Seeking Justice For Deborah


We pray the words every day, but they probably don’t register: “matir asurim,” who frees the captive. Perhaps they are too familiar, our recitation too rote. But the commandment, like the instruction to seek justice, is one of the essentials of Jewish thought and life.

It is also at the heart of Yoav Potash’s first feature film, “Crime After Crime,” which opens in New York on July 1. “Crime After Crime” is an intelligent story of crime and unjust punishment, following the California case of Deborah Peagler. Peagler, who is African American, was a victim of long-term and vicious abuse by her boyfriend (who also pimped her), and was manipulated into a totally inappropriate guilty plea to charges of first-degree murder. Her case was taken on by an unlikely duo of attorneys, Joshua Safran and Nadia Costa, whose “day job” was real estate law. Although neither had a background in criminal law, they brought something more important to the table: empathy and a thirst for justice.

Safran, an Orthodox Jew, grew up watching his mother be brutalized at home. Costa, a former social worker for Children’s Protective Services, had been in an abusive relationship herself. The empathy was real, not feigned.

Safran has a vivid recollection of the first time he and Peagler broke through to one another.

“When I would ask her about the abuse, she would emotionally and physically close down,” he said earlier this week, speaking from his office. “She would say, ‘I don’t remember much and nobody saw anything.’ You have to understand that I was a comparative stranger, asking her to revisit the most humiliating and painful experience of her life in order to make it part of the public record for anyone who wanted to read about it.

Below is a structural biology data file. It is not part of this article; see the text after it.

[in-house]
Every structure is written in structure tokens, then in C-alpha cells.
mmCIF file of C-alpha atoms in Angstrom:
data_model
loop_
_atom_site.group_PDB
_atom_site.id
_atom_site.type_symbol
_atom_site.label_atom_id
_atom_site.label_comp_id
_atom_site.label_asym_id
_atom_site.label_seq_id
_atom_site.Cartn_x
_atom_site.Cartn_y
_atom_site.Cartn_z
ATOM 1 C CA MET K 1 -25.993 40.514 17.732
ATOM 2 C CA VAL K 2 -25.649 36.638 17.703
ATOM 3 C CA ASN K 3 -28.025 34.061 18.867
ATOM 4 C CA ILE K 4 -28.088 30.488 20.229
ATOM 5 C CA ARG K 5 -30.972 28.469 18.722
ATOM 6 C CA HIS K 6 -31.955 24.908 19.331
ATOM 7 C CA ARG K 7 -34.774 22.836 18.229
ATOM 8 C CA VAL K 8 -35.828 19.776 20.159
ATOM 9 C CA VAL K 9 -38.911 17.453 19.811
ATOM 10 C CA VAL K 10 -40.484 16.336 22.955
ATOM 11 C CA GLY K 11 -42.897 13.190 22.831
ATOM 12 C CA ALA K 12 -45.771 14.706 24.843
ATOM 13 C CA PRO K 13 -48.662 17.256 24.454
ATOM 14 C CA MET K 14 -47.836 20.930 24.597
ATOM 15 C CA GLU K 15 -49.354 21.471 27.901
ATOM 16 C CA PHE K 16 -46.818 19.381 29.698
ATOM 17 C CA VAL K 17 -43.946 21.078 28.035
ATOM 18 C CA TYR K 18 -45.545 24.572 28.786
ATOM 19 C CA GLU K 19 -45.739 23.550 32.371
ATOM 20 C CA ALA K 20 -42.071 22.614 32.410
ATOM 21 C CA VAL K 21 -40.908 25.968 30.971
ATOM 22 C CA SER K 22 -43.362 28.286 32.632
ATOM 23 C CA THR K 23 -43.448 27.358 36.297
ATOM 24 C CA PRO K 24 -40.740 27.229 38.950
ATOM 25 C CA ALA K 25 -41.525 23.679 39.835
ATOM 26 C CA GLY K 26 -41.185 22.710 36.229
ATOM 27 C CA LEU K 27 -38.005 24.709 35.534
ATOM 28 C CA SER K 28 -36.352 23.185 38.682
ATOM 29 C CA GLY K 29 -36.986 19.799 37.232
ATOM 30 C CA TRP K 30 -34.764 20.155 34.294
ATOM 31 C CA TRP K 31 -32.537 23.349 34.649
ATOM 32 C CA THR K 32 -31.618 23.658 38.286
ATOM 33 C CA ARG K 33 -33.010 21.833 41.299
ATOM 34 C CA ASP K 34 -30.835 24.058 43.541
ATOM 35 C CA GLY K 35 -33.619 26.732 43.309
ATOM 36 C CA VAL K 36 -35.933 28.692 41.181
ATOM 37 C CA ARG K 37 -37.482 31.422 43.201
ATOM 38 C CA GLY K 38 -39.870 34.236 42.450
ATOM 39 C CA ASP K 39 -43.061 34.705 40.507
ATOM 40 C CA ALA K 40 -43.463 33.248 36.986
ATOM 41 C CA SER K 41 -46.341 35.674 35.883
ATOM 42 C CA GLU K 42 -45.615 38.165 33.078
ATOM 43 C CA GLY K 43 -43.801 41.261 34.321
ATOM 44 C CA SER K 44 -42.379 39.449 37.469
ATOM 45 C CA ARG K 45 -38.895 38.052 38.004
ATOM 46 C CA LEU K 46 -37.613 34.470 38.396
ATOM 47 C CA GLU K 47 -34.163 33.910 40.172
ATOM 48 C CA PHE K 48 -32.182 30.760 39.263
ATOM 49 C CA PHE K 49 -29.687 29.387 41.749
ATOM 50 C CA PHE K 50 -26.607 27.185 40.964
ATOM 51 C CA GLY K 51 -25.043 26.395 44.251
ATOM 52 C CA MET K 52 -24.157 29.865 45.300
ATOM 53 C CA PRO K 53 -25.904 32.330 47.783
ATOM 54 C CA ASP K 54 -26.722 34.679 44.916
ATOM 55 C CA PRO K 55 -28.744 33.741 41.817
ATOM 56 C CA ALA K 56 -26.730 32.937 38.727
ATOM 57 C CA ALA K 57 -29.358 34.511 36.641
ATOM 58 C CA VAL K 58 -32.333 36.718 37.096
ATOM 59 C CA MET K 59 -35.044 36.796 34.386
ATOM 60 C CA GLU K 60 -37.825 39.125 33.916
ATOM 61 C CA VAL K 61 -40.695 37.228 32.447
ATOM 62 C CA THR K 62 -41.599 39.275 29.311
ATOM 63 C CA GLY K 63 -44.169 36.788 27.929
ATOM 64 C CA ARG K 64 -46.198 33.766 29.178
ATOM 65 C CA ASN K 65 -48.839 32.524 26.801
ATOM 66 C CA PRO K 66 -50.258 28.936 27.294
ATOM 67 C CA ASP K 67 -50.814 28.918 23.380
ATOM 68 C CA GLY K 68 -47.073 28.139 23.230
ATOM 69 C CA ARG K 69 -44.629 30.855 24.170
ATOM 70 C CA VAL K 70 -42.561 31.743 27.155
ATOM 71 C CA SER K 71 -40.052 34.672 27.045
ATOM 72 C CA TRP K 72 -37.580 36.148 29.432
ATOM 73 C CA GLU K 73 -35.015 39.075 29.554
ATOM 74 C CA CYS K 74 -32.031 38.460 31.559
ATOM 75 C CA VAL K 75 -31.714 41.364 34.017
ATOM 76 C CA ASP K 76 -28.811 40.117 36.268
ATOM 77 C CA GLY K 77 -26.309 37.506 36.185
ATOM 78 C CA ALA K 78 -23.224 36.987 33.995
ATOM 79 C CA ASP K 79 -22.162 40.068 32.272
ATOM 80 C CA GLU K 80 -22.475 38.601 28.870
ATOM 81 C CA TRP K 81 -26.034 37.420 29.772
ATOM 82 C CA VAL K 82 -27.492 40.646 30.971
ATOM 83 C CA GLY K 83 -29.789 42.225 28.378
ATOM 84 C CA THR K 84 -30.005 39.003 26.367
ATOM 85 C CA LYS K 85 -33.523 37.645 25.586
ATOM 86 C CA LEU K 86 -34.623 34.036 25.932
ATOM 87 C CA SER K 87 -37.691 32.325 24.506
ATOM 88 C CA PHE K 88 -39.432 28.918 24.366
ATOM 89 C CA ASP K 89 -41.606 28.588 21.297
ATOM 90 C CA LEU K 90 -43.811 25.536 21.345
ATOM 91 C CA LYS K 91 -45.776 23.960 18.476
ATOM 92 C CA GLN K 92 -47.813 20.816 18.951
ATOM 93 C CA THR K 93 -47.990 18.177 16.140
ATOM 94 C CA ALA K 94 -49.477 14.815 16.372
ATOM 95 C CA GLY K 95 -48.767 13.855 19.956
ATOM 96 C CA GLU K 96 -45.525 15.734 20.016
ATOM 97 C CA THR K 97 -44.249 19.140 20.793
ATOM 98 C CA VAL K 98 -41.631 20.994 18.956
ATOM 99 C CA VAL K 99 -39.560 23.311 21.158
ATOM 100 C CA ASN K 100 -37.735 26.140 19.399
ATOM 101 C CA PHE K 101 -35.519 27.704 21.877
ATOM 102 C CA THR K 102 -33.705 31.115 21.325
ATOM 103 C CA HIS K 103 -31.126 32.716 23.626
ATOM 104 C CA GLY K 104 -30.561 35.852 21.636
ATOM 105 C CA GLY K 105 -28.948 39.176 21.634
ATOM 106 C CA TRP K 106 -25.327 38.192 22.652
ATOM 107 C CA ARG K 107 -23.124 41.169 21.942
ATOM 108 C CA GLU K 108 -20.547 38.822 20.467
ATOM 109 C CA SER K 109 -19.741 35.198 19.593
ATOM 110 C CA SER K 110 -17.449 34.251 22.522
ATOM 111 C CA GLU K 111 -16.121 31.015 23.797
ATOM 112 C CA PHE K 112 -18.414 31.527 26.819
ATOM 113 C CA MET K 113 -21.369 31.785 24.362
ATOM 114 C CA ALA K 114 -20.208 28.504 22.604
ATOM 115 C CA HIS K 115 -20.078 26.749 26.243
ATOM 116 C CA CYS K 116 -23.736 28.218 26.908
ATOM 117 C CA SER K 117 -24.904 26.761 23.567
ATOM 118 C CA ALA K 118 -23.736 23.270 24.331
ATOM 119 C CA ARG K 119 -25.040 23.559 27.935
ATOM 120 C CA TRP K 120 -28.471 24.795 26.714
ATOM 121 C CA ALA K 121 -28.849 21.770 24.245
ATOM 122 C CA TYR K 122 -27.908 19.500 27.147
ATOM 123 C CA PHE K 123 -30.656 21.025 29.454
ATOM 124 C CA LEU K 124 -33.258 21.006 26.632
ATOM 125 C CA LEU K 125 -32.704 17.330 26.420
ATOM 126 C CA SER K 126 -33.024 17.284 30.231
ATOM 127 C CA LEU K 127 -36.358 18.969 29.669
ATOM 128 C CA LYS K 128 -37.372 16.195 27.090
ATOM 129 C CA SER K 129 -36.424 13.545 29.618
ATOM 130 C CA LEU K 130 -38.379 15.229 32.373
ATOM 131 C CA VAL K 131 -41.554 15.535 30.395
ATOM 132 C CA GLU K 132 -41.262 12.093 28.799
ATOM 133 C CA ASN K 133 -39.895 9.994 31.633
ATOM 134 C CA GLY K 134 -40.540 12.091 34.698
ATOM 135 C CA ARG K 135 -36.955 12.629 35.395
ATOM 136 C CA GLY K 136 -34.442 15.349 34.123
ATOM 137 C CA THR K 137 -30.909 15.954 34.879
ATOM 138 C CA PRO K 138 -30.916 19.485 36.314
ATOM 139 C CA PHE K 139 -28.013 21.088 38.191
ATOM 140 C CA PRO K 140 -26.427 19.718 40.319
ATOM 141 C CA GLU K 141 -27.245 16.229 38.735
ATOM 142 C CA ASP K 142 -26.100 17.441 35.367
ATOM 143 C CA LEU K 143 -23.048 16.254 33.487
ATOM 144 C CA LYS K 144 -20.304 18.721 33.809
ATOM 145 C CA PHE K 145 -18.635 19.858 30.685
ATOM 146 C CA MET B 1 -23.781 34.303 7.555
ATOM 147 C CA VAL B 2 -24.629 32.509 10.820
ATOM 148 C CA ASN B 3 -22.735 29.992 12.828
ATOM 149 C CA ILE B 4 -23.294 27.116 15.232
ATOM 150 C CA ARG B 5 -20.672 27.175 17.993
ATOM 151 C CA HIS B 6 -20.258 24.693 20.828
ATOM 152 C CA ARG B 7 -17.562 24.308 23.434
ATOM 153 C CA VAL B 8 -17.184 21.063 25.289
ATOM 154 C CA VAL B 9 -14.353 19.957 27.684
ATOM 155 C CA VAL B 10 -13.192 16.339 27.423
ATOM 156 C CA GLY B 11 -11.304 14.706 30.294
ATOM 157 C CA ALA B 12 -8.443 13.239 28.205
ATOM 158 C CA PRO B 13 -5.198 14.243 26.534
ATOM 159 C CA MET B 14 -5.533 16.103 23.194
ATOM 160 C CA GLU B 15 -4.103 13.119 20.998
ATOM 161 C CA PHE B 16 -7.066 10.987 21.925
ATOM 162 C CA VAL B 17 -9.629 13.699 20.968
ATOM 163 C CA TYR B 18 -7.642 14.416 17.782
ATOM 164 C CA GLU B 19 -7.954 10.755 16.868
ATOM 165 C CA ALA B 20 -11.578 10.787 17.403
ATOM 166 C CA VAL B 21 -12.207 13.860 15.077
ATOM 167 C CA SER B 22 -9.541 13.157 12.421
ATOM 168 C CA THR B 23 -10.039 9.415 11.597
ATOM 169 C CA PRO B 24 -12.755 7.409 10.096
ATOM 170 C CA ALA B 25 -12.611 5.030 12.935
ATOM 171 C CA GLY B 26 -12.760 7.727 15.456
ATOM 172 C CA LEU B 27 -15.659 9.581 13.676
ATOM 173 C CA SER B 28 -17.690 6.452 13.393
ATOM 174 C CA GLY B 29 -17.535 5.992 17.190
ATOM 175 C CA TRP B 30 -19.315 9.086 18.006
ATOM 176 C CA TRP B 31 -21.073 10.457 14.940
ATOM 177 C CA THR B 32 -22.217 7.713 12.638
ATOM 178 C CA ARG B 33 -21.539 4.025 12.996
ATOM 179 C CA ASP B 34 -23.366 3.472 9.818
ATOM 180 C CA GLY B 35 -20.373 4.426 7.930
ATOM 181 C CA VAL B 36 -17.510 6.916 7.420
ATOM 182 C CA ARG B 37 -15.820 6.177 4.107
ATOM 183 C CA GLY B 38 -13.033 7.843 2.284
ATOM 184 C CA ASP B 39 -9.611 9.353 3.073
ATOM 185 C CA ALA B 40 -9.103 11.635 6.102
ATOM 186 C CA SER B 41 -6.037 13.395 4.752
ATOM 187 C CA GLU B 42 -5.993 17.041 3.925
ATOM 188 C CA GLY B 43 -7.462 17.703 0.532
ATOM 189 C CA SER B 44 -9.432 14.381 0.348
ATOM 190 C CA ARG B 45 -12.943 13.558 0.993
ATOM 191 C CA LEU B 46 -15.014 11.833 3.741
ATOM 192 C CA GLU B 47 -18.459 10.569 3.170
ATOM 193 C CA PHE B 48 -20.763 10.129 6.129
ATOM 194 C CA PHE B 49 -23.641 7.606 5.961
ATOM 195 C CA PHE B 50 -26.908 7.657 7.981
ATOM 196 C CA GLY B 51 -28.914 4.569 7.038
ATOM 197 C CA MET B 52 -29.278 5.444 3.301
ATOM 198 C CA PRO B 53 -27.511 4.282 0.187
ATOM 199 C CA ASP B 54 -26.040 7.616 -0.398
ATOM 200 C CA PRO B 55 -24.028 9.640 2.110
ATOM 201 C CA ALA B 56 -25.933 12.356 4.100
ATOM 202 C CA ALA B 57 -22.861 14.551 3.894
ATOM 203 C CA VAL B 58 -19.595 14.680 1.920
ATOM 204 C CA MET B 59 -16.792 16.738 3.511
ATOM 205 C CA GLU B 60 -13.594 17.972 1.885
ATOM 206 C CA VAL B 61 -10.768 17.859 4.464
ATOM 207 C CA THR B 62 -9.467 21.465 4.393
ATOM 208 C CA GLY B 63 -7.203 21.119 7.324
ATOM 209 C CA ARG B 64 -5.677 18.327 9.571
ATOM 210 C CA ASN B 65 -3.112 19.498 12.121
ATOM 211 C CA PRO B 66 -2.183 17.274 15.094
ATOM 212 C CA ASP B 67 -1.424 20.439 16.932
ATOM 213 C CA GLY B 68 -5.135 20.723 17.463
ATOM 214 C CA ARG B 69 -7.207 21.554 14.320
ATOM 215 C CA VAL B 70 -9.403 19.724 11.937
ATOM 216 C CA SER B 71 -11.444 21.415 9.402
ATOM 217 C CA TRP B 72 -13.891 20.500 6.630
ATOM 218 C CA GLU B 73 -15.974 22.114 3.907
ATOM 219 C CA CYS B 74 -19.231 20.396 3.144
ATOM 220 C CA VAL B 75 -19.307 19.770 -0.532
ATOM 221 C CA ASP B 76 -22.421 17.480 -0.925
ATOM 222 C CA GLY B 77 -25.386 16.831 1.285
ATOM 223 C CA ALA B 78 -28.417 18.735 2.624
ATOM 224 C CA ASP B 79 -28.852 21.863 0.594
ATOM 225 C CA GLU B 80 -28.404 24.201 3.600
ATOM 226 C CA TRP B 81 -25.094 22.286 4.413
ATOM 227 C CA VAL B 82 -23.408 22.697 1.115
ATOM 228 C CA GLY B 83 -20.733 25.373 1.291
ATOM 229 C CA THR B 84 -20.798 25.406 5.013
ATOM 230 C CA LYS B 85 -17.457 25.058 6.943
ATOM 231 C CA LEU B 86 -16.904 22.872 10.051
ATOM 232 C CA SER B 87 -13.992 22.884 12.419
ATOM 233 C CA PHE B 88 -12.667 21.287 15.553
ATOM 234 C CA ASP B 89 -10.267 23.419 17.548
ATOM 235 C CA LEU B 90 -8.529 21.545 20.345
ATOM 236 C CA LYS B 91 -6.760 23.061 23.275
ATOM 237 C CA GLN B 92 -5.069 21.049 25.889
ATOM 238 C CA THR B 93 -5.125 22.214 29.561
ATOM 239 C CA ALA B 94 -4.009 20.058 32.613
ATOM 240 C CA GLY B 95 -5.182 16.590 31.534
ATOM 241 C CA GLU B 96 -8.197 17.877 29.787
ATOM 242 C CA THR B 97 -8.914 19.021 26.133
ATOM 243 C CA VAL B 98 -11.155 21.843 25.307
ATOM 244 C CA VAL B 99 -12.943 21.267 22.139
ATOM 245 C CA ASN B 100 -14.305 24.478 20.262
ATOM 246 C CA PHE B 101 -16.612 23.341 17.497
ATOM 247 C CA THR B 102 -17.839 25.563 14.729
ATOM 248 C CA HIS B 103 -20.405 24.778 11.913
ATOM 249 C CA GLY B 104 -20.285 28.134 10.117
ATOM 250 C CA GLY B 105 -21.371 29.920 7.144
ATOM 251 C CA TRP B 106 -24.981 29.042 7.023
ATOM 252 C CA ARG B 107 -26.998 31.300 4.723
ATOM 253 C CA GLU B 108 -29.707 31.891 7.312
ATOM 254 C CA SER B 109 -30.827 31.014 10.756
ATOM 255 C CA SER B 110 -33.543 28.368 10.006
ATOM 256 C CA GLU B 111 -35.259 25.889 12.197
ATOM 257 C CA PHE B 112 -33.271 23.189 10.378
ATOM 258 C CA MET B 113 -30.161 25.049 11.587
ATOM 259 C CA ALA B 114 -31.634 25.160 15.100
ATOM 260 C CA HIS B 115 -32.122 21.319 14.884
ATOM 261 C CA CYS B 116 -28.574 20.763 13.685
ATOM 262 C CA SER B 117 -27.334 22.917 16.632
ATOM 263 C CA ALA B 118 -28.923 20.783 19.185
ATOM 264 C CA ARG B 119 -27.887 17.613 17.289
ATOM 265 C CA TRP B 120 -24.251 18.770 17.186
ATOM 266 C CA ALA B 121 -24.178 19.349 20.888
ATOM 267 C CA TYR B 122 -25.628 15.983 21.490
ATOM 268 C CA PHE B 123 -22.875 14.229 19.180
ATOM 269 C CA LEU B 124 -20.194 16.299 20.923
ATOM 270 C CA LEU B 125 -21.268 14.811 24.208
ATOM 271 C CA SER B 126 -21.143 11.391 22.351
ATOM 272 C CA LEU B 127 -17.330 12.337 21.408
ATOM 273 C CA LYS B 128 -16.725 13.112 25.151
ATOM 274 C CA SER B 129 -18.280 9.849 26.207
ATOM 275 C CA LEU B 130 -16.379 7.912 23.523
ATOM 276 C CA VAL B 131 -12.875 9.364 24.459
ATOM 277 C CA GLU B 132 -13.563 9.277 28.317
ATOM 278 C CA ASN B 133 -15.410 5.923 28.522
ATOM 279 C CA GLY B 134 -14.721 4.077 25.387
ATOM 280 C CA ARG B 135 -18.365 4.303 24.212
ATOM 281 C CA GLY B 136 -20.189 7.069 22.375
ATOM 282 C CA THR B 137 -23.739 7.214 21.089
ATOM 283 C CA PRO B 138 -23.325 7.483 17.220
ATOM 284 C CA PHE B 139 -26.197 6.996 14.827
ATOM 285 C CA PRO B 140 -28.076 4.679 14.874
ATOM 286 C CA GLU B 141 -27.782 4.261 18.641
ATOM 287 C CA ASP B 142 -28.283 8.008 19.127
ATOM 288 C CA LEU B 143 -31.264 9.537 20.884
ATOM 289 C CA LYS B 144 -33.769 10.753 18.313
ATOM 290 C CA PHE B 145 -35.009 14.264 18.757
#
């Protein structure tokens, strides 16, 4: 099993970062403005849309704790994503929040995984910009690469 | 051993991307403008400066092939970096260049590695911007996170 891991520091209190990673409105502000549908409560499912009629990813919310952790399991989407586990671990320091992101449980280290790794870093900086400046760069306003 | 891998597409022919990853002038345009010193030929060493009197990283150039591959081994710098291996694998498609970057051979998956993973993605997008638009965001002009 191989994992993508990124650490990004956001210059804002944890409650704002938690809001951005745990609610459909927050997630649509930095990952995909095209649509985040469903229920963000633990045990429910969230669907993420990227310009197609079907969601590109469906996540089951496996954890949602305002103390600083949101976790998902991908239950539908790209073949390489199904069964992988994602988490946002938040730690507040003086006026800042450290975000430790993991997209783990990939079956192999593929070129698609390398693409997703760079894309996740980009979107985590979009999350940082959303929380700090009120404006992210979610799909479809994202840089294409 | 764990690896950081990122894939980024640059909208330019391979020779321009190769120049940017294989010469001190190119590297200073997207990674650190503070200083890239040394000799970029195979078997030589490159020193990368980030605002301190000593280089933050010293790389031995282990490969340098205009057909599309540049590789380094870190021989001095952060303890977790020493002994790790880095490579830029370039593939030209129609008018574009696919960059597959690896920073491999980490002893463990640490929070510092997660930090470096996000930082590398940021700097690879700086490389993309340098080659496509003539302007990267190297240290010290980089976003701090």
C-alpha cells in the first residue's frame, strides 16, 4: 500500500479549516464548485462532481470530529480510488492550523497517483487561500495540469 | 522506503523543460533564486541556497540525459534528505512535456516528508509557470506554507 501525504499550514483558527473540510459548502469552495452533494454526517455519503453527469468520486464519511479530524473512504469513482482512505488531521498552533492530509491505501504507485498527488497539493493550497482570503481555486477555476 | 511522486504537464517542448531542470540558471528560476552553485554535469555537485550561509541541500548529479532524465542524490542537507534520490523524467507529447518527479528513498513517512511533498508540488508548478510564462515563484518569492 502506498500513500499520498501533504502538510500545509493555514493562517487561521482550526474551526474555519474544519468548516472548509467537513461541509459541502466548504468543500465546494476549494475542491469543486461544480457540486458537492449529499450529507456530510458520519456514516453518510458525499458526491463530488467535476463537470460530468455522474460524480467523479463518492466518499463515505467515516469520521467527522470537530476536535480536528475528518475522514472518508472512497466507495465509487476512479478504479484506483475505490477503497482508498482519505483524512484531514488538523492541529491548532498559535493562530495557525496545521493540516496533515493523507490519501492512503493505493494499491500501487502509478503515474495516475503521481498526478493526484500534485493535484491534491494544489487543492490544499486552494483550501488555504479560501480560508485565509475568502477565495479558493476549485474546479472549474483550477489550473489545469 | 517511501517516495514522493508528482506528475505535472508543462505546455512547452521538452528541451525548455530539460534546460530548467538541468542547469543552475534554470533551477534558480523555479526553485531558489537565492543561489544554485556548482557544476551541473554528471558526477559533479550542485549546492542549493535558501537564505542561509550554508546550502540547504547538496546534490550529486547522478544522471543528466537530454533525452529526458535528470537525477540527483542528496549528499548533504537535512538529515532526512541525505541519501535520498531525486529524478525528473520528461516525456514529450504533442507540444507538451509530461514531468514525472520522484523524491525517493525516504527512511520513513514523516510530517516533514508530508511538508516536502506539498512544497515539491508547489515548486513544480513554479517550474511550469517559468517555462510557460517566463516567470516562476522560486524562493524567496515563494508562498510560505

“Then one day, she was talking about how [her boyfriend] Oliver would patch her up after he was done beating her, swabbing her cuts and bruises with witch hazel, using a raw steak to bring down the swelling. I told her that my stepfather would do that with my mom. She shot me this look and asked me, ‘What are you talking about?’ I began sharing with her not as a lawyer, but as a friend, just two survivors talking one to the other. And at that point she really opened up.”

For both Potash and Safran, the case strongly resonated with their Jewish identities as well.

Safran was influenced by his reading of a biography of Reb Aryeh Levine, the British Mandate-era chaplain of the central prison in Jerusalem.

“He was a haredi rabbi, a real tzadik [righteous man] who kept all the mitzvot,” Safran explained. “The British tried to hire him, but he wouldn’t take money for his work there, and when friends and colleagues would ask him about working with the ‘dregs of society,’ murderers and thieves and the like, he would tell them, ‘This is the highest congregation in Israel; if you can get these men to connect with God, that is the highest thing you can do.’”